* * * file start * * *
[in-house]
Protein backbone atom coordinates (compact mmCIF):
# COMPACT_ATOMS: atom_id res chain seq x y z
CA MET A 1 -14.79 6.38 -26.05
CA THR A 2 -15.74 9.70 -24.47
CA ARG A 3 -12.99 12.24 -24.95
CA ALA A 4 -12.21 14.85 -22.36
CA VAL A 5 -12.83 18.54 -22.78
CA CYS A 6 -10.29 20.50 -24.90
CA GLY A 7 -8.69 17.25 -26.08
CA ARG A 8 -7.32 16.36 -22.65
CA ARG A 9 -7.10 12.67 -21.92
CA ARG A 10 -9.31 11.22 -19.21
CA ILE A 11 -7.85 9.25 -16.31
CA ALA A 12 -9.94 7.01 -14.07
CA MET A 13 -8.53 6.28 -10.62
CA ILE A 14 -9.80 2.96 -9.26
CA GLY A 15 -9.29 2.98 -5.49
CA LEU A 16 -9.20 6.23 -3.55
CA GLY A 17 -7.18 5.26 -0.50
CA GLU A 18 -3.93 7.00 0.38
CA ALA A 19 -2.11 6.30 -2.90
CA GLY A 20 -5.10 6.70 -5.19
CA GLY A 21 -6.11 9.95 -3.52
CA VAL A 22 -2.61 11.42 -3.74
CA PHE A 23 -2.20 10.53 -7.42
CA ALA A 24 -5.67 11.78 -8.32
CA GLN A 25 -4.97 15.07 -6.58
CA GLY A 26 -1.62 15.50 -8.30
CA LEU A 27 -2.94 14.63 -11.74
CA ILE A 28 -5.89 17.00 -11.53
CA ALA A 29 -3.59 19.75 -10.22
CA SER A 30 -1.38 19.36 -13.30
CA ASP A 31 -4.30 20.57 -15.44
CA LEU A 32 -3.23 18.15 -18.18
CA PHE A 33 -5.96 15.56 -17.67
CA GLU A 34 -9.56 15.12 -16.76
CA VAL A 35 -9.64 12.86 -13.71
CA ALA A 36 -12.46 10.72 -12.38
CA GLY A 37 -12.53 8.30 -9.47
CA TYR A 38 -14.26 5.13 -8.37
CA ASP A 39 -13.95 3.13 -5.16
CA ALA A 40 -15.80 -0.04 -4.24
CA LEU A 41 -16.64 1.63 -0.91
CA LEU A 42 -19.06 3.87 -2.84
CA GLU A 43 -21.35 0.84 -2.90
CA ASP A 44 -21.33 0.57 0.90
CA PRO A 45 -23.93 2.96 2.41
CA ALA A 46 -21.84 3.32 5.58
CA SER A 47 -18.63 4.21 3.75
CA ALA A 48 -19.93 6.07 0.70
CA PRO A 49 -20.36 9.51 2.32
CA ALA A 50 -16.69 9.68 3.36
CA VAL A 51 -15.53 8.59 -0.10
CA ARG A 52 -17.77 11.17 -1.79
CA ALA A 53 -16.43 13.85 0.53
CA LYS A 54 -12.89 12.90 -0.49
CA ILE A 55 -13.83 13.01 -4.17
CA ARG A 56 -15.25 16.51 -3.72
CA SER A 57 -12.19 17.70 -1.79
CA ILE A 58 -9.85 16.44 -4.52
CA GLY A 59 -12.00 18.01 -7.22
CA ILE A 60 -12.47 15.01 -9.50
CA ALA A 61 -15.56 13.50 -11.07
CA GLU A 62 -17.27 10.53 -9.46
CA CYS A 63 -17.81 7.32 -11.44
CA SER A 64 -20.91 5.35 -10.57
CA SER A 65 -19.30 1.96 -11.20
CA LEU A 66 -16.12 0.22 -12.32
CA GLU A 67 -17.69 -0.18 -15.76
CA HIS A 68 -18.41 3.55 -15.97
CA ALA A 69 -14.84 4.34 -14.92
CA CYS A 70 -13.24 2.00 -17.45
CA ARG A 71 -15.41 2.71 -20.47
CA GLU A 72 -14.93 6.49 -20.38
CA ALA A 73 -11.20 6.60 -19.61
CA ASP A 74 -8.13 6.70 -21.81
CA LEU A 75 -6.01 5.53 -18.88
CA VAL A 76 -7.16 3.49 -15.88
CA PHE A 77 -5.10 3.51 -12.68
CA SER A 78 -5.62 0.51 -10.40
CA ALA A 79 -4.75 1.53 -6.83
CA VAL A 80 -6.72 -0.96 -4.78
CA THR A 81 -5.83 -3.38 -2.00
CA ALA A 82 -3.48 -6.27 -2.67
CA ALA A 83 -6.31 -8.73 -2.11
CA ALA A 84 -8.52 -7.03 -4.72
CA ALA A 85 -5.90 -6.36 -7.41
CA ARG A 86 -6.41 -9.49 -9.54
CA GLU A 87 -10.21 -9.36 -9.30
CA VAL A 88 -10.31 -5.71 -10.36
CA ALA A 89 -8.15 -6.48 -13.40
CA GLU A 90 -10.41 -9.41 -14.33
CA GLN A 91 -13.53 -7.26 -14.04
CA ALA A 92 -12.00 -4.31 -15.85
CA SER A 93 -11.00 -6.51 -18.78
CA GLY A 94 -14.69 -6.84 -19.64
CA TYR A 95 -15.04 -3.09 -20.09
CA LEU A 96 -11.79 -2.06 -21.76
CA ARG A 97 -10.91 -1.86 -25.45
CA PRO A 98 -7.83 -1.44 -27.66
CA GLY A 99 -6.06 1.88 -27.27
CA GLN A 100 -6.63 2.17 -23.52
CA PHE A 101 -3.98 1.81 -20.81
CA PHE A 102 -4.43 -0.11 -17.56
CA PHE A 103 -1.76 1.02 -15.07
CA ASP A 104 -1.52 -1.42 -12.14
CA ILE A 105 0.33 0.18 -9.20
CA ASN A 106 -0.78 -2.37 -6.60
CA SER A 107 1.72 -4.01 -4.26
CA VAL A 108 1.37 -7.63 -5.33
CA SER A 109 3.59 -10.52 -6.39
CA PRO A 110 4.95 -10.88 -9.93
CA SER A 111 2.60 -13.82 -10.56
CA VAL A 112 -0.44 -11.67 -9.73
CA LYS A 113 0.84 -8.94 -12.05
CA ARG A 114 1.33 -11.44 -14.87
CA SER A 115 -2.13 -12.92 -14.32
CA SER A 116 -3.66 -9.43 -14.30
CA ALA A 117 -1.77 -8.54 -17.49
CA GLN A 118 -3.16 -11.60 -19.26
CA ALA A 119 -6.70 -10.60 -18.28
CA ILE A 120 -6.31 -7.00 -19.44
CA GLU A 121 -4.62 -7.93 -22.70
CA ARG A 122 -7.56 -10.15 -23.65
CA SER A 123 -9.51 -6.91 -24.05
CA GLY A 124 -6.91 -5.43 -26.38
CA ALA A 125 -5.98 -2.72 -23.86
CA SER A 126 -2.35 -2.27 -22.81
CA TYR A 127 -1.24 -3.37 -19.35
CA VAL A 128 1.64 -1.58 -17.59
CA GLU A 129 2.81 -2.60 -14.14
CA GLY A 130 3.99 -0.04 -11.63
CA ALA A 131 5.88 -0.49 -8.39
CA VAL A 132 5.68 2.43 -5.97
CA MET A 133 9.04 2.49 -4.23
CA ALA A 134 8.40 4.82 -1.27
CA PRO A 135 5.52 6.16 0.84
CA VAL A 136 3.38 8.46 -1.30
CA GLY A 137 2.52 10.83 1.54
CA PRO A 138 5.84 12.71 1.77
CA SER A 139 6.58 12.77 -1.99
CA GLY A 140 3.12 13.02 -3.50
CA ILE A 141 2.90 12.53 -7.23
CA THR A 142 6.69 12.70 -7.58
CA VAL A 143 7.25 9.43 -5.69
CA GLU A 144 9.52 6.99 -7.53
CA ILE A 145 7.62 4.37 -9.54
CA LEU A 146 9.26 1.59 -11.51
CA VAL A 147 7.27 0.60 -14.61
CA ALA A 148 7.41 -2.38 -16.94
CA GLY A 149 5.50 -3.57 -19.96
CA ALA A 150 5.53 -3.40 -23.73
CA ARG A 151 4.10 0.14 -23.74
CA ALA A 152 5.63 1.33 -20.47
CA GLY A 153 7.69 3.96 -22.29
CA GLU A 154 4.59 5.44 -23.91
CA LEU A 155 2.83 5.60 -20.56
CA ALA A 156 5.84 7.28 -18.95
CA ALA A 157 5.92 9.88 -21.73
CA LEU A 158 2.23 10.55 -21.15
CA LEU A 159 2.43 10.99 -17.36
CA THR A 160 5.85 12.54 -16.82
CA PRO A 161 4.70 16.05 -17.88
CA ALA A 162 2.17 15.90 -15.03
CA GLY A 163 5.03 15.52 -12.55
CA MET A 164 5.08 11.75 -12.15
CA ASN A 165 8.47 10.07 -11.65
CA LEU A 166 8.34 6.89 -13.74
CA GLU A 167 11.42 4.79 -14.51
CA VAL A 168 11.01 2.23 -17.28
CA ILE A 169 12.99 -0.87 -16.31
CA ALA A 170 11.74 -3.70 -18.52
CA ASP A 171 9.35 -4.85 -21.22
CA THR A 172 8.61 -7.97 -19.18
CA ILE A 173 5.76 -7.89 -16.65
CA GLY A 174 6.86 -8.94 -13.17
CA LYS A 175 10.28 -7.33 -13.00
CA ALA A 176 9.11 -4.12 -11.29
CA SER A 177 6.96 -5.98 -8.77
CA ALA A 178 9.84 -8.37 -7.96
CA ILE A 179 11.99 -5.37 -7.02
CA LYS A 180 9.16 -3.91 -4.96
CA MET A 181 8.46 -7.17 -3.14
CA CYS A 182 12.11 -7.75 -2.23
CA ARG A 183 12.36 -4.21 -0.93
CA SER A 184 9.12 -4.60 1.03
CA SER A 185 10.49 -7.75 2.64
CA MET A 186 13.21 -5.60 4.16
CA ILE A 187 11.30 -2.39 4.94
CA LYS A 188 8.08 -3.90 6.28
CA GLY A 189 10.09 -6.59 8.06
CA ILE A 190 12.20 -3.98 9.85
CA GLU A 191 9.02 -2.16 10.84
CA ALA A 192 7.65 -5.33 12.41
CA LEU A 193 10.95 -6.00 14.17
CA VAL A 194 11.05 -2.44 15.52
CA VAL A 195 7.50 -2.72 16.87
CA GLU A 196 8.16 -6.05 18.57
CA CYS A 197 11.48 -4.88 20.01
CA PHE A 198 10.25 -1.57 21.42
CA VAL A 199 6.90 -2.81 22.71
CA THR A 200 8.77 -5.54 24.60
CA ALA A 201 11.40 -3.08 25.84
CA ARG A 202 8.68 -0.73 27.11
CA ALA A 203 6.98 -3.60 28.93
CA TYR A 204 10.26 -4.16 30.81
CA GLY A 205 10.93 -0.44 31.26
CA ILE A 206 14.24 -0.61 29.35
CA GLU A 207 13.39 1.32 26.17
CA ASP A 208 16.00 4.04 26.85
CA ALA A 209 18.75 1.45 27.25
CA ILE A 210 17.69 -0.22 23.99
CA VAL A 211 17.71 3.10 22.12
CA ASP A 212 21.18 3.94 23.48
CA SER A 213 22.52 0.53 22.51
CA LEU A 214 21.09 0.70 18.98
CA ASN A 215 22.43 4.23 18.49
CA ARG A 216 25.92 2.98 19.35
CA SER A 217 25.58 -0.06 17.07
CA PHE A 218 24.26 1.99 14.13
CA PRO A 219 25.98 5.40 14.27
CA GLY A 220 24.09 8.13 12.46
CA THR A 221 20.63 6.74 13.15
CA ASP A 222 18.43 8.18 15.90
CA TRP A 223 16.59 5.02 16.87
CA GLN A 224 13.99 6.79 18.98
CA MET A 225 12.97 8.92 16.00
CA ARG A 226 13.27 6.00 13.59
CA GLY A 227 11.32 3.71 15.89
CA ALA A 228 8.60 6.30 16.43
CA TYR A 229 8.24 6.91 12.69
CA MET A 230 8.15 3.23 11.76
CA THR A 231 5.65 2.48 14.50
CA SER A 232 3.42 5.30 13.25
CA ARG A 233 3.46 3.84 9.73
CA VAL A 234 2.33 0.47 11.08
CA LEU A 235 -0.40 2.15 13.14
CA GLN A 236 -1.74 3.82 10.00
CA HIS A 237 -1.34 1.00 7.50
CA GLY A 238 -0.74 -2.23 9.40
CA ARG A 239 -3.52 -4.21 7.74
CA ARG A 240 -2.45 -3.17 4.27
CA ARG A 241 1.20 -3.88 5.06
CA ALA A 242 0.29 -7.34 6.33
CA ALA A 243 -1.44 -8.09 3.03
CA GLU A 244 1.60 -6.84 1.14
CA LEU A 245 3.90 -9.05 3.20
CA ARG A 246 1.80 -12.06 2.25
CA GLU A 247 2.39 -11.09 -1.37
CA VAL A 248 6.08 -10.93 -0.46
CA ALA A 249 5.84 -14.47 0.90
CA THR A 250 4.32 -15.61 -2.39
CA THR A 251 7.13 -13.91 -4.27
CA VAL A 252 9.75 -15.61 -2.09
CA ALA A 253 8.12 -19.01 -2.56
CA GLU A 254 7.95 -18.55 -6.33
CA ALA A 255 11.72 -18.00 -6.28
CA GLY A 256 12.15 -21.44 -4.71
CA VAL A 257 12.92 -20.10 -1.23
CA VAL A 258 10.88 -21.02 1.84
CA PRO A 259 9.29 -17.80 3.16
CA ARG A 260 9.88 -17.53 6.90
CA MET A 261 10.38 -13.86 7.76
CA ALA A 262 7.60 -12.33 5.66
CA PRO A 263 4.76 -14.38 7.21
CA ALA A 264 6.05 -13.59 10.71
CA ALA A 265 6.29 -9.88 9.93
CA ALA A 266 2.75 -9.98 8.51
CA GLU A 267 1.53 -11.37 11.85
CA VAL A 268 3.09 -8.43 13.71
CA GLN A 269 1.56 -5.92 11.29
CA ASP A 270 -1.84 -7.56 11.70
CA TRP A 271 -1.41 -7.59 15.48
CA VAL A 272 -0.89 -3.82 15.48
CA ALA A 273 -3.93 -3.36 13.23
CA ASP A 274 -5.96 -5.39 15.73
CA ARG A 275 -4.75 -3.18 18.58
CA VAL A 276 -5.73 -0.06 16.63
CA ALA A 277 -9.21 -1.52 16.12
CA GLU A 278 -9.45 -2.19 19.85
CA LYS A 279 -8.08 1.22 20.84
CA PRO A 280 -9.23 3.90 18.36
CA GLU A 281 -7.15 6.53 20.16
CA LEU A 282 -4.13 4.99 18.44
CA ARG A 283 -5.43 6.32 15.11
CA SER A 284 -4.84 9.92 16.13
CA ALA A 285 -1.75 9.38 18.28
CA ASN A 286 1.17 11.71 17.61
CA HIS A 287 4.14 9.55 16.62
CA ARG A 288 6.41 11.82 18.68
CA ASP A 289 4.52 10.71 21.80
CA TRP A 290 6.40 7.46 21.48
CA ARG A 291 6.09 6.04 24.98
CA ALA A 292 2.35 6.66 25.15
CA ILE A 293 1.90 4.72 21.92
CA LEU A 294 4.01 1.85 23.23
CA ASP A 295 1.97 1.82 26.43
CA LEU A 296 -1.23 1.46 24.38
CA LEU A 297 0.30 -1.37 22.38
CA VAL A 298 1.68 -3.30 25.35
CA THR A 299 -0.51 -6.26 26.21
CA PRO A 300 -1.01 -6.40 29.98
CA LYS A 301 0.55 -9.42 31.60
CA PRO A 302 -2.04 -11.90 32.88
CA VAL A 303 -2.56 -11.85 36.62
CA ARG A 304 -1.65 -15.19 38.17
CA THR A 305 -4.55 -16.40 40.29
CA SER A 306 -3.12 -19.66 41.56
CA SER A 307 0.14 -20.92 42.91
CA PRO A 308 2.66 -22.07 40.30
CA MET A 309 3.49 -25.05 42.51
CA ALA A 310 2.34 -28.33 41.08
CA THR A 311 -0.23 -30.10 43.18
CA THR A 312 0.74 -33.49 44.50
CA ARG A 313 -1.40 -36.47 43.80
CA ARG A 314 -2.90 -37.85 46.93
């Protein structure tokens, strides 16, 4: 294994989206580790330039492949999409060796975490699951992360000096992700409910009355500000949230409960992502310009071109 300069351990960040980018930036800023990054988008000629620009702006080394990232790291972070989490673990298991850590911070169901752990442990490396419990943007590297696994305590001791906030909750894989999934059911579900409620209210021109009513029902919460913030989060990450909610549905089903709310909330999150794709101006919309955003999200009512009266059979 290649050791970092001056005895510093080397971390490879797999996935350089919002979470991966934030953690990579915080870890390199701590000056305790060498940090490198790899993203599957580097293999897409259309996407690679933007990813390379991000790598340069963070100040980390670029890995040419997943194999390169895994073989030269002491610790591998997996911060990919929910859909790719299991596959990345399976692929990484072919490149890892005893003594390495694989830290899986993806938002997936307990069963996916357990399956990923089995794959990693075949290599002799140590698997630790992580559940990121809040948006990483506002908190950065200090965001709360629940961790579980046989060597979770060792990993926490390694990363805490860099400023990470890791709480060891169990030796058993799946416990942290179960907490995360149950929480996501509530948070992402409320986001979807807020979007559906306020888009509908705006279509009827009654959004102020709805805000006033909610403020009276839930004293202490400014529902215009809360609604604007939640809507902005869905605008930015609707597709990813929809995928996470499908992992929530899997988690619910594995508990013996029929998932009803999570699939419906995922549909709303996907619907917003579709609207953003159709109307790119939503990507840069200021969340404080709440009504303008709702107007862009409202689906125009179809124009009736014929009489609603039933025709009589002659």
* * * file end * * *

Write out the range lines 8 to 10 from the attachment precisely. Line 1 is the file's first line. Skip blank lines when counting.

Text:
CA VAL A 5 -12.83 18.54 -22.78
CA CYS A 6 -10.29 20.50 -24.90
CA GLY A 7 -8.69 17.25 -26.08